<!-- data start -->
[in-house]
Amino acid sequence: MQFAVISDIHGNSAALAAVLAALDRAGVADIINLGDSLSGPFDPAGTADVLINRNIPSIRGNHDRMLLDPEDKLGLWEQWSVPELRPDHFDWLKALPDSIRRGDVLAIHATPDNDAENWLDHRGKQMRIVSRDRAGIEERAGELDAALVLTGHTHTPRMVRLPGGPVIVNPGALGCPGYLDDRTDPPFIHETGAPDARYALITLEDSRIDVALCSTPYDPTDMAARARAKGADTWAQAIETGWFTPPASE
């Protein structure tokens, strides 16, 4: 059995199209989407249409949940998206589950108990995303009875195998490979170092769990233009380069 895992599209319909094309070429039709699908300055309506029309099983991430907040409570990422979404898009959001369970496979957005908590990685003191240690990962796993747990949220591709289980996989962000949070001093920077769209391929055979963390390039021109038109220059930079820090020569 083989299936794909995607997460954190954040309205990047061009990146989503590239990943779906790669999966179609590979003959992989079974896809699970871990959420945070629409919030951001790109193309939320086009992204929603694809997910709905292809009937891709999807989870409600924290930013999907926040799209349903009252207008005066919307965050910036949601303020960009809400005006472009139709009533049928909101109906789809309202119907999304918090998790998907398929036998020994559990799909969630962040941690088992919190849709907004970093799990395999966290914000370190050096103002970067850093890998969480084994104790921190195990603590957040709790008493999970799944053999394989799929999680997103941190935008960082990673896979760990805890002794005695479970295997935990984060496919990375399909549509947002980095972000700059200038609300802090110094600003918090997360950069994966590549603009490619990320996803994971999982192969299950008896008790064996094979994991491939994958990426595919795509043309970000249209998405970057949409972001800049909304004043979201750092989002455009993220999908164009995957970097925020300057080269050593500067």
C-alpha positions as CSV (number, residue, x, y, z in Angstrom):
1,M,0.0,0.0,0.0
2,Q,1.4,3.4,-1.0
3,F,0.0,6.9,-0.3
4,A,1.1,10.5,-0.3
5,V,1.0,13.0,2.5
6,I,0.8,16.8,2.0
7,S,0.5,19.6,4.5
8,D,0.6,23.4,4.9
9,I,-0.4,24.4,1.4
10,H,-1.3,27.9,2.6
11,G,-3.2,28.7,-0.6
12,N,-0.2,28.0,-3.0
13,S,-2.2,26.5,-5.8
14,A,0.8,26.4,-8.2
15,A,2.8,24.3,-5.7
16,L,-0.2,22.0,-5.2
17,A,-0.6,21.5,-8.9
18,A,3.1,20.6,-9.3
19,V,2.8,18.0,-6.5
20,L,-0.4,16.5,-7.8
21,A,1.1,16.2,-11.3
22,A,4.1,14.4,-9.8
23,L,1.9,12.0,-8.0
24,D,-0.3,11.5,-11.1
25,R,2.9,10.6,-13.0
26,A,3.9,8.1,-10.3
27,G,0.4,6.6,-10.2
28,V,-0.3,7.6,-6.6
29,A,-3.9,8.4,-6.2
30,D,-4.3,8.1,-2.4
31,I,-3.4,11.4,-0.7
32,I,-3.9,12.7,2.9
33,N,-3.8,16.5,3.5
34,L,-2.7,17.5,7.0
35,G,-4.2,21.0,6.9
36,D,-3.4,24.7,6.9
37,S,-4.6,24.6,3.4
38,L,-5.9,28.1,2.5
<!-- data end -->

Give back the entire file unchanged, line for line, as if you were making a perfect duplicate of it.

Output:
[in-house]
Amino acid sequence: MQFAVISDIHGNSAALAAVLAALDRAGVADIINLGDSLSGPFDPAGTADVLINRNIPSIRGNHDRMLLDPEDKLGLWEQWSVPELRPDHFDWLKALPDSIRRGDVLAIHATPDNDAENWLDHRGKQMRIVSRDRAGIEERAGELDAALVLTGHTHTPRMVRLPGGPVIVNPGALGCPGYLDDRTDPPFIHETGAPDARYALITLEDSRIDVALCSTPYDPTDMAARARAKGADTWAQAIETGWFTPPASE
């Protein structure tokens, strides 16, 4: 059995199209989407249409949940998206589950108990995303009875195998490979170092769990233009380069 895992599209319909094309070429039709699908300055309506029309099983991430907040409570990422979404898009959001369970496979957005908590990685003191240690990962796993747990949220591709289980996989962000949070001093920077769209391929055979963390390039021109038109220059930079820090020569 083989299936794909995607997460954190954040309205990047061009990146989503590239990943779906790669999966179609590979003959992989079974896809699970871990959420945070629409919030951001790109193309939320086009992204929603694809997910709905292809009937891709999807989870409600924290930013999907926040799209349903009252207008005066919307965050910036949601303020960009809400005006472009139709009533049928909101109906789809309202119907999304918090998790998907398929036998020994559990799909969630962040941690088992919190849709907004970093799990395999966290914000370190050096103002970067850093890998969480084994104790921190195990603590957040709790008493999970799944053999394989799929999680997103941190935008960082990673896979760990805890002794005695479970295997935990984060496919990375399909549509947002980095972000700059200038609300802090110094600003918090997360950069994966590549603009490619990320996803994971999982192969299950008896008790064996094979994991491939994958990426595919795509043309970000249209998405970057949409972001800049909304004043979201750092989002455009993220999908164009995957970097925020300057080269050593500067």
C-alpha positions as CSV (number, residue, x, y, z in Angstrom):
1,M,0.0,0.0,0.0
2,Q,1.4,3.4,-1.0
3,F,0.0,6.9,-0.3
4,A,1.1,10.5,-0.3
5,V,1.0,13.0,2.5
6,I,0.8,16.8,2.0
7,S,0.5,19.6,4.5
8,D,0.6,23.4,4.9
9,I,-0.4,24.4,1.4
10,H,-1.3,27.9,2.6
11,G,-3.2,28.7,-0.6
12,N,-0.2,28.0,-3.0
13,S,-2.2,26.5,-5.8
14,A,0.8,26.4,-8.2
15,A,2.8,24.3,-5.7
16,L,-0.2,22.0,-5.2
17,A,-0.6,21.5,-8.9
18,A,3.1,20.6,-9.3
19,V,2.8,18.0,-6.5
20,L,-0.4,16.5,-7.8
21,A,1.1,16.2,-11.3
22,A,4.1,14.4,-9.8
23,L,1.9,12.0,-8.0
24,D,-0.3,11.5,-11.1
25,R,2.9,10.6,-13.0
26,A,3.9,8.1,-10.3
27,G,0.4,6.6,-10.2
28,V,-0.3,7.6,-6.6
29,A,-3.9,8.4,-6.2
30,D,-4.3,8.1,-2.4
31,I,-3.4,11.4,-0.7
32,I,-3.9,12.7,2.9
33,N,-3.8,16.5,3.5
34,L,-2.7,17.5,7.0
35,G,-4.2,21.0,6.9
36,D,-3.4,24.7,6.9
37,S,-4.6,24.6,3.4
38,L,-5.9,28.1,2.5